“On behalf of The Onion, I offer my personal apology to Quvenzhané Wallis and the Academy of Motion Picture Arts and Sciences for the tweet that was circulated last night during the Oscars,” he said in a statement today, following widespread outcry over a message on the microblogging site that referred called the nine-year-old Best Actress nominee a “c—.” Hannah went on to label the tweet “crude and offensive,” “senseless [and] humorless,” and “inconsistent with The Onion’s commitment to parody and satire, however biting.” Additionally, he said, the parties responsible for posting the joke will be “disciplined.”

Such a frank admission of remorse is unusual for The Onion, a publication that’s never shied away from controversial jokes or strong, vulgar language. In fact, this may be the first time the paper has actually apologized for something it’s written — even though plenty of its creations have stoked the public’s ire before.  READ FULL STORY

The Onion draws ire for offensive Quvenzhane Wallis tweet -- UPDATE

Well, this ought to harsh your Oscar buzz.

Shortly after last night’s Academy Awards ceremony ended, America’s finest satirical newspaper crossed the line on its Twitter page, as is its wont — but this time, there weren’t many people laughing. The Onion targeted 9-year-old Beasts of the Southern Wild star Quvenzhané Wallis, joking that the diminutive star (and future Little Orphan Annie) isn’t quite as sweet as she seems. [UPDATE: The Onion has apologized for the joke. See their mea culpa below.]

Here’s the tweet; beware of crude and offensive language.

READ FULL STORY

Lena Dunham responds to Lisa Lampanelli controversy on Twitter

One problem with all this “voice of a generation” talk? You may find yourself in controversies you weren’t even directly involved in. That’s what happened to Lena Dunham this week when comedian Lisa Lampanelli posted a photo on twitter of herself with Dunham, along with the caption, “Me with my n—a ‪@LenaDunham of ‪@HBOGirls — I love this beyotch!!” Naturally, this made a lot of people extremely uncomfortable.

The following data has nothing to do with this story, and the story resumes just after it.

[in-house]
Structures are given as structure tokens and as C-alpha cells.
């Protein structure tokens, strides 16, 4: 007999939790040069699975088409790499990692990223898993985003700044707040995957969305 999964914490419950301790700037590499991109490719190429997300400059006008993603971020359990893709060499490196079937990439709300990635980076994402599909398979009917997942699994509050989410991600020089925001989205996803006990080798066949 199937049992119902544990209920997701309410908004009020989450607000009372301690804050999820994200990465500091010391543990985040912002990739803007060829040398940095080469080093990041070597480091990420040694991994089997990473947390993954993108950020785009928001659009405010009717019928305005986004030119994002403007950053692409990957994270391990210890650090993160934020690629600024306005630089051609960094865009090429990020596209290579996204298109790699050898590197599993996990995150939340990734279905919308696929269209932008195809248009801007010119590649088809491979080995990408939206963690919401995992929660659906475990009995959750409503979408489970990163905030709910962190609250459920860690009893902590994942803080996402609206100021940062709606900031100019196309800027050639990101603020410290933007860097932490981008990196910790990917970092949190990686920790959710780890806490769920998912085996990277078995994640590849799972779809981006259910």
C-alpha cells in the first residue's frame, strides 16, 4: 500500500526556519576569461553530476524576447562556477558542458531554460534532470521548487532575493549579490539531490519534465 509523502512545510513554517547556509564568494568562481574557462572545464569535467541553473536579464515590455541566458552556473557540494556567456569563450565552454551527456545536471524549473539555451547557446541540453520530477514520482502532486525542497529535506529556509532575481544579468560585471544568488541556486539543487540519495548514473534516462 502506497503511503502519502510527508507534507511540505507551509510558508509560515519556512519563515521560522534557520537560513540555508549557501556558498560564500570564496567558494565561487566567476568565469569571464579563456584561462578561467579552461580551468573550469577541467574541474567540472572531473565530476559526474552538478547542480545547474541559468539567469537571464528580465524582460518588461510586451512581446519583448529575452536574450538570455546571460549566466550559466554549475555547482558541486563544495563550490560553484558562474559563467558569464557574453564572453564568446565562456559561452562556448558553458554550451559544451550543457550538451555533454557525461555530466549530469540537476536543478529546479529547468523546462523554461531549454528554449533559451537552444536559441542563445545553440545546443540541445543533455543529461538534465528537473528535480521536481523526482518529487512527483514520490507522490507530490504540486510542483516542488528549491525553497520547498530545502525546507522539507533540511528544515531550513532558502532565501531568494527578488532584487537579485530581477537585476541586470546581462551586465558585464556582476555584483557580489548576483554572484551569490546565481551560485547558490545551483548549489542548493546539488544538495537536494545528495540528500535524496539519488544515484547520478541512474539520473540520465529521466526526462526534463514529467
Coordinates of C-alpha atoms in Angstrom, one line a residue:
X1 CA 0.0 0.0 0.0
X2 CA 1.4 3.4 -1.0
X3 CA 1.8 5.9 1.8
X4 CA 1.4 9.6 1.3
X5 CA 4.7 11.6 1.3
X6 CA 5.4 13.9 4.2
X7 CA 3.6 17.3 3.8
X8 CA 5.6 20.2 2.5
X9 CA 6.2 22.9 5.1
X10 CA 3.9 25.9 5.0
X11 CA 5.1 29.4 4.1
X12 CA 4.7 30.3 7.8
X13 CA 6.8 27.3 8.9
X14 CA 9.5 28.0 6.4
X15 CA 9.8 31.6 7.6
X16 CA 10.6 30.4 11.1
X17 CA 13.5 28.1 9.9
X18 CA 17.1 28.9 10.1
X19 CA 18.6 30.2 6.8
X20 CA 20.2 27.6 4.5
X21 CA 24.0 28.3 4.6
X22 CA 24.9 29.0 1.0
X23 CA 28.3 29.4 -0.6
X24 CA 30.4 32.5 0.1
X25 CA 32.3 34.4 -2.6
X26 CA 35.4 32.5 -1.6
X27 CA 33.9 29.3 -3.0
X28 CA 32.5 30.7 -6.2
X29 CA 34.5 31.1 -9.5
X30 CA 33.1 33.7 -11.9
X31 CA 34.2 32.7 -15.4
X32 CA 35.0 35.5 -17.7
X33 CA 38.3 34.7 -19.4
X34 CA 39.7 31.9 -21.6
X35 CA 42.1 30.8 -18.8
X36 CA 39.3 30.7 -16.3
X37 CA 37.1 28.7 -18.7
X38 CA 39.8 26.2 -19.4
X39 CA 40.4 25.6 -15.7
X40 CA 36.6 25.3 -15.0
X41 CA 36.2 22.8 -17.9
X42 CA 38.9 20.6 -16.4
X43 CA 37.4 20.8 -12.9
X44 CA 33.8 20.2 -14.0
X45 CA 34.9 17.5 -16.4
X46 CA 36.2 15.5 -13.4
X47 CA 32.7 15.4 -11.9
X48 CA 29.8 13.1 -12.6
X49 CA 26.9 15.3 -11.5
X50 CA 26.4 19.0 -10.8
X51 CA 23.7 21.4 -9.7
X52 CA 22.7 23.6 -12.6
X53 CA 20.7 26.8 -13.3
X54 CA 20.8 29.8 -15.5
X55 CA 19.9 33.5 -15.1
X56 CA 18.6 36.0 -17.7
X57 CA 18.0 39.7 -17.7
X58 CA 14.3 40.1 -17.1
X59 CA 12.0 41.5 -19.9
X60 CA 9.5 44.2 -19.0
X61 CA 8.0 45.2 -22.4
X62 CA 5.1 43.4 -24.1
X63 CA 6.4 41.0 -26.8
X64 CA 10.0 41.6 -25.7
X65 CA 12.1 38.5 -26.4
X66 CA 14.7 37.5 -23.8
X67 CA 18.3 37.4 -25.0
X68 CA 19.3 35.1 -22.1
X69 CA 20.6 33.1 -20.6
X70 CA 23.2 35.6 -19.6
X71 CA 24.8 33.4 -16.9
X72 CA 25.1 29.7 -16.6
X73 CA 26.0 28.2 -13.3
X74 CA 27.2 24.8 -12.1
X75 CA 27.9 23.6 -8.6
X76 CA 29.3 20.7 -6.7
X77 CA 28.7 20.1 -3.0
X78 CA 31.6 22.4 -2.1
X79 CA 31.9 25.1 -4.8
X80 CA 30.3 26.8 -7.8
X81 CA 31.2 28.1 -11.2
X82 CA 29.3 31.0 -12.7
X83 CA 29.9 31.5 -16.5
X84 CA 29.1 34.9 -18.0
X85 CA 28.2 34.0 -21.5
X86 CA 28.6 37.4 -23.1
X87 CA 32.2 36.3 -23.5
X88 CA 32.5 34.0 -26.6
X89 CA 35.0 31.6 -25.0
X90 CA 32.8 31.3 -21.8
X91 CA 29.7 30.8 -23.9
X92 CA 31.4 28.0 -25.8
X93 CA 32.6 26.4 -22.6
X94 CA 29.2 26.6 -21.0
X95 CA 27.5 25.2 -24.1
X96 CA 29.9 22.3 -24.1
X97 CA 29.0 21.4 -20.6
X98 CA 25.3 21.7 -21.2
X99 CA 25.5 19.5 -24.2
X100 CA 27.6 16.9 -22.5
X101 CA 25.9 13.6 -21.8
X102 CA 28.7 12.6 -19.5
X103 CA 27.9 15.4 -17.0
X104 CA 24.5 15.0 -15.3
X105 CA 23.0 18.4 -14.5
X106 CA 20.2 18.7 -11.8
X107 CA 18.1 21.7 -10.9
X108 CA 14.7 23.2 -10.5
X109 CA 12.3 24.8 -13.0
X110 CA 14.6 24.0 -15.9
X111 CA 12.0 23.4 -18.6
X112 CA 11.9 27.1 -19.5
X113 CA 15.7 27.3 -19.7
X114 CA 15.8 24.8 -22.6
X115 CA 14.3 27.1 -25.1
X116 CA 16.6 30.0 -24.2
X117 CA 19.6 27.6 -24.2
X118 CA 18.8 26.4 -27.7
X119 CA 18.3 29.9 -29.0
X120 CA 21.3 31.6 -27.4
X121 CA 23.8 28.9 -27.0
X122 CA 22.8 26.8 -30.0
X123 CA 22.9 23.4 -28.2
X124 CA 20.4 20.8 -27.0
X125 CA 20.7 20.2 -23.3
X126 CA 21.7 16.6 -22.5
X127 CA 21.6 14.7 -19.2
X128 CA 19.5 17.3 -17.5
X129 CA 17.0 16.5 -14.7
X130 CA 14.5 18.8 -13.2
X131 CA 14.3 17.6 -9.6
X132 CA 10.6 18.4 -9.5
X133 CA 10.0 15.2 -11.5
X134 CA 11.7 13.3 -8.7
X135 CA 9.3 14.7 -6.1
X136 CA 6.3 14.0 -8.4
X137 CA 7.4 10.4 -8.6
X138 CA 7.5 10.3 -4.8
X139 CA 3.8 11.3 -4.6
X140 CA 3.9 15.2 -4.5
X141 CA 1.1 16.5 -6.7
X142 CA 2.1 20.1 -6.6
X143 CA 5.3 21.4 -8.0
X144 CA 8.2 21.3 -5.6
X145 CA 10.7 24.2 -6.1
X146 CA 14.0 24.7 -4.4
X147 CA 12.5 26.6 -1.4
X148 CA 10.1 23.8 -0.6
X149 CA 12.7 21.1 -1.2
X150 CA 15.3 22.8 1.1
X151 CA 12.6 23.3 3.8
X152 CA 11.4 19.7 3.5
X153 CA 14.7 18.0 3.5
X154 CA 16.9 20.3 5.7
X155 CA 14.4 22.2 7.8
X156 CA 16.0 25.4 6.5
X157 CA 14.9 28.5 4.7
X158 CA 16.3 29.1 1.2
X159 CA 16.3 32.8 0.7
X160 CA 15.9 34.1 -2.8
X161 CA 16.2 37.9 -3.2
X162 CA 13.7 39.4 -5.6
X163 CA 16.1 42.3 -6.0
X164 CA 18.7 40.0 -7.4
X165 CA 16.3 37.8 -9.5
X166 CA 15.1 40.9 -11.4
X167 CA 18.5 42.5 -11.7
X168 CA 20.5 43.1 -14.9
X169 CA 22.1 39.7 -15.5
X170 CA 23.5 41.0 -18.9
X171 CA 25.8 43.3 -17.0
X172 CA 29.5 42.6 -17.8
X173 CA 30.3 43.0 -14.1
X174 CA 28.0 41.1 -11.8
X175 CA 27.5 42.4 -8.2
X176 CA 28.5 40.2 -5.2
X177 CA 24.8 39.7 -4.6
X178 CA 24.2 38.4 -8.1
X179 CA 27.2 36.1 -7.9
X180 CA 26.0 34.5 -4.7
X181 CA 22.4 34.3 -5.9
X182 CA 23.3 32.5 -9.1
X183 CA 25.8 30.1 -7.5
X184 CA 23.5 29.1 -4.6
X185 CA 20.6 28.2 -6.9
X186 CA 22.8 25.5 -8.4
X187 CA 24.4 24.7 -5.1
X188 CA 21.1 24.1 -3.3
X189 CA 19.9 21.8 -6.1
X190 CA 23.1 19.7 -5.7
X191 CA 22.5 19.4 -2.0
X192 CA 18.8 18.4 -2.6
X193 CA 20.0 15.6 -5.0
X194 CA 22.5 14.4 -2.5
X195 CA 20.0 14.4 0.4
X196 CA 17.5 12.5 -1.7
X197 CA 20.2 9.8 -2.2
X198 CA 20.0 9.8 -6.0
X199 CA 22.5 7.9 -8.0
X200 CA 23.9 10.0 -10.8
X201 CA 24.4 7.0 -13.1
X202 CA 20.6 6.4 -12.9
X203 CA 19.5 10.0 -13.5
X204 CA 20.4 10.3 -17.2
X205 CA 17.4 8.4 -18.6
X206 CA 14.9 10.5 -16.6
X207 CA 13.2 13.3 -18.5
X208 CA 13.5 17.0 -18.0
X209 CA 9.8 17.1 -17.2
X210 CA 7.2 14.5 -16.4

Up until this point, Dunham – who again, was only in a photo with Lampanelli – was silent about the n-word controversy. But today, after some tweets from writer Shayla Pierce (who wrote about the incident), Dunham finally gave a statement – in 140 character increments, of course. (A rep for Dunham did not immediately respond to EW’s request for comments about the tweets.)

The entire social media exchange is below: READ FULL STORY

Shia LaBeouf reveals 'creative differences' with Alec Baldwin on Twitter after exiting Broadway show

Turns out that there’s a second act to Shia LaBeouf’s abrupt departure from the Broadway show Orphans – and it’s playing out on Twitter.

Yesterday, producers announced that LaBeouf was leaving the play due to “creative differences.” According to the Transformers star, though, that was far from the whole story. Last night, he took to his Twitter page to prove what “creative differences” really means.

READ FULL STORY

This Week's Cover: The Surprising Power of 'Pretty Little Liars'

PLL-EW-COVER-1248_510x680.jpg

Television isn’t just about ratings anymore. Now networks are fighting to earn the “most social” title for their hit shows, and one of the savviest series in the social media universe is the over-the-top teen mystery Pretty Little Liars. The ABC Family phenomenon and its digitally-inclined stars — Lucy Hale, 23; Ashley Benson, 23; Shay Mitchell, 25; and Troian Bellisario, 27 — are changing how networks measure success, one photobomb, tweet, status update, and Keek video at a time.

Some of the of their posts may be related to the ABC Family drama, where the girls play an atypically glamorous high school foursome tormented by anonymous and cunning cyberbullies out to punish the friends of a dead queen bee. But the cast’s real gift is for unleashing more personal-flavored details — a video of Benson slinking around to Justin Bieber’s “Boyfriend” with person-of-interest James Franco; photos of Hale in the studio recording her country album — that serve as a dose of gossip-crack for viewers and fans, which keeps them clicking and tuning in. Pretty Little Liars draws 3.8 million viewers each week, while also maintaining a colossal digital footprint of more than 10 million likes on Facebook, a Twitter handle (@ABCFpll) with a million-plus followers, and four stars who collectively reach more than 5.5 million with a tweet or retweet. (Hale alone boasts 2.2 million Twitter followers.)
READ FULL STORY